– NotMe
    Commented Aug 29, 2014 at 22:49
  • Even if they are not refundable for "cash" they are likely refundable for credit.
    – Donald
    Commented Sep 2, 2014 at 11:37

Note that the company made the decision to accept the risk that something might keep you from going when they bought non-refundable tickets. You could get sick and not go. You could have a customer crisis and not go. Or you could quit and not go. That's all figured into their original decision.

It's just part of the cost of doing business.

Tell management, apologise, make clear that you did intend to go before you got an offer you really couldn't pass up. They may be able to get the airline to reassign the seat to someone else.

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    heck, they could have fired him after ordering the ticket... Seen that happen, invite everyone to a Christmas party abroad, then terminate a number of them in between making airline and hotel reservations and the date of the party...
    – jwenting
    Commented Aug 29, 2014 at 9:11

You should answer this question in the context of your relationship with your supervisor and co-workers; travel is a bit of a red herring. The world is a small place. Only you know if you have a relationship with them in which they would expect more than just 'here's my two week's notice'. If you've been trading in an economy of favors with them, and you drop them on their heads, well, what comes around goes around. If you have relatively vanilla professional relationships with them, well, off you go.

Your supervisor could always respond by saying, 'it would be very valuable for you to attend and transfer knowledge. Could you give us a bit more notice?' And you could choose to oblige. Or, conversely, by saying, 'thanks for sparing us some expenses.'

If you wait until afterwards, you give them no choice at all. So you are being nice to them by giving them more information. It's up to you to decide if you want to be nice, or even, as per the start of this answer, if you feel that you owe them it.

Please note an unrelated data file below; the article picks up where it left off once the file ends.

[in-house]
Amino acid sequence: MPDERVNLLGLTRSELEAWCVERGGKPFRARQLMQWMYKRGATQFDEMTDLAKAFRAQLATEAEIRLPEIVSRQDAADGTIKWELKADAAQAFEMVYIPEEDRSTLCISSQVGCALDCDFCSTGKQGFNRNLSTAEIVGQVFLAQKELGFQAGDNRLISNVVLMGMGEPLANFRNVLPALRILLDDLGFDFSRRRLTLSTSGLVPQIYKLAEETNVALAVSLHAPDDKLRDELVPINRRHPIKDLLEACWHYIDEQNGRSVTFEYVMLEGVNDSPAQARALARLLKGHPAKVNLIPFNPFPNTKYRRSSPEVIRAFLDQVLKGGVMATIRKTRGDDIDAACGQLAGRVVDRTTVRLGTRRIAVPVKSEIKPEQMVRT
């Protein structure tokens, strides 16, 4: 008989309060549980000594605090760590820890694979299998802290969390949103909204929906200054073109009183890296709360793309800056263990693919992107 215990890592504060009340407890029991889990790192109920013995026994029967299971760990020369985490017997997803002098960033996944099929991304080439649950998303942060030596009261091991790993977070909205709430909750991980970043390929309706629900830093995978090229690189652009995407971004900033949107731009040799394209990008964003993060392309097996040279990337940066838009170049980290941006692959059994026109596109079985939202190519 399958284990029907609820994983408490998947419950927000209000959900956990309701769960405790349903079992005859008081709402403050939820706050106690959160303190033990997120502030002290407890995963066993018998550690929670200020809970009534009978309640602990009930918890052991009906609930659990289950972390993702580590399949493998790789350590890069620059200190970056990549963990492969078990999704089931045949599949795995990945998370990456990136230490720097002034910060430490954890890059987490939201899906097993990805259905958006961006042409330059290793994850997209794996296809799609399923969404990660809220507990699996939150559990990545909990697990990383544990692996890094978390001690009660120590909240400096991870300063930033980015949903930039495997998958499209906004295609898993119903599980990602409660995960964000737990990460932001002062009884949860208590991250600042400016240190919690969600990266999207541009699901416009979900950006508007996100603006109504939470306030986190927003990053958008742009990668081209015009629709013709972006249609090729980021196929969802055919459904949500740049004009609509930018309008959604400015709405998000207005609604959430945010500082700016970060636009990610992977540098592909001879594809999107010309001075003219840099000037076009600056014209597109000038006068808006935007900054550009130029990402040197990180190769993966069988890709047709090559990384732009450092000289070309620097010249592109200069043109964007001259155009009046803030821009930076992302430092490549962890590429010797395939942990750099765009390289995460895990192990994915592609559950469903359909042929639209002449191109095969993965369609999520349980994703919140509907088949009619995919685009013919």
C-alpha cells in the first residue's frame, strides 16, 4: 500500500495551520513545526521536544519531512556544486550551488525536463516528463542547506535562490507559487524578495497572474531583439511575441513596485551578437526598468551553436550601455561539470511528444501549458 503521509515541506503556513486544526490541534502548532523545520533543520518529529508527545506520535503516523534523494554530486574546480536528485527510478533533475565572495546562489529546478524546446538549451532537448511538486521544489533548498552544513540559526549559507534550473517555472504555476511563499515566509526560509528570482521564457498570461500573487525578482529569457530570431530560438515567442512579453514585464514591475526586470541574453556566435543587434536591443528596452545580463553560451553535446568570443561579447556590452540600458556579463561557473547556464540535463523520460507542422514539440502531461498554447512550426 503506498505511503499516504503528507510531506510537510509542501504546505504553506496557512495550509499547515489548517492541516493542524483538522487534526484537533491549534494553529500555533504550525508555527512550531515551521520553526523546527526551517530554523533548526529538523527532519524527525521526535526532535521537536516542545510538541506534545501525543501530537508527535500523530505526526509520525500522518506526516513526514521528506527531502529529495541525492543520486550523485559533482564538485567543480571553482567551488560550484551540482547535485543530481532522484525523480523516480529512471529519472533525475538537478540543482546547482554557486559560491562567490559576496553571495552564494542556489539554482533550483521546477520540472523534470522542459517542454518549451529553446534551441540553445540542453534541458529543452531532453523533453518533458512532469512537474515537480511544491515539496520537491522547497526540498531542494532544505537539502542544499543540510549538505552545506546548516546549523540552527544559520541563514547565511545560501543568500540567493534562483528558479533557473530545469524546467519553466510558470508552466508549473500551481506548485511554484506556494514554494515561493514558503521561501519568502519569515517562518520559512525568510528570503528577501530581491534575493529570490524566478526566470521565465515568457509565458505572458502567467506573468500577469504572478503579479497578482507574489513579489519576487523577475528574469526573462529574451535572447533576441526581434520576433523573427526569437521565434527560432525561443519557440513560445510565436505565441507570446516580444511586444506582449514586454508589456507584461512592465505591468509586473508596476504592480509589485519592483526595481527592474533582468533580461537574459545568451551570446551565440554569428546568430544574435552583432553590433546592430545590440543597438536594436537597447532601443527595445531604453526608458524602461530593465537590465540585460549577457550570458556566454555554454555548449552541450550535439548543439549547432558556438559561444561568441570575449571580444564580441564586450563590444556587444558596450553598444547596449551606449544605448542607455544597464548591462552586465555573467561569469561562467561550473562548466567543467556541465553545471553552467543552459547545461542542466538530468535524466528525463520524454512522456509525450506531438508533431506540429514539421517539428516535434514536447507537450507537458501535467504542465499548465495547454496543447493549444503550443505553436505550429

At the beginning of my studies I worked as a secretary in a major Swiss bank and often had to organise diners, trips, etc.

Your company surely has a fixed number of people they don't expect to show up anyway. Your case may be a bit special, since you're coming from far away, but I'm sure that in their overall-calculations that won't really make a difference. They may have this one expensive case now, but they had many cases in the past - and will have in the future - where the numbers are much better than they expected.

Tell them now, it's only fair. Then they have the chance to cancel whatever can be cancelled. And I expect that they actually got refundable tickets. A company of this size is prepared for cases like you.


I don't know for sure (and I can't really ask)

That's the major problem here. You're trying to be polite but only in a way that best suits you.

Treat your employer like an adult and let them decide what's best for themselves. They're probably not going to be happy that you can't go but they have options that they could take if they know in advance:

  • Get a refund. The longer you leave it, the less possible this becomes.
  • Fly somebody else out on your ticket (if it's such a long way, even a nearby transfer seems more economical).
  • Ask you to come still, and do exit interviews as part of the team-building (losing a member of the team is a worthwhile learning experience).
  • Leave you where you are (getting work done) for the duration of your notice so they can recoup some of the cost.

Is it going to be awkward? Possibly.
Is it going to be more polite than just going (or just not)? Definitely.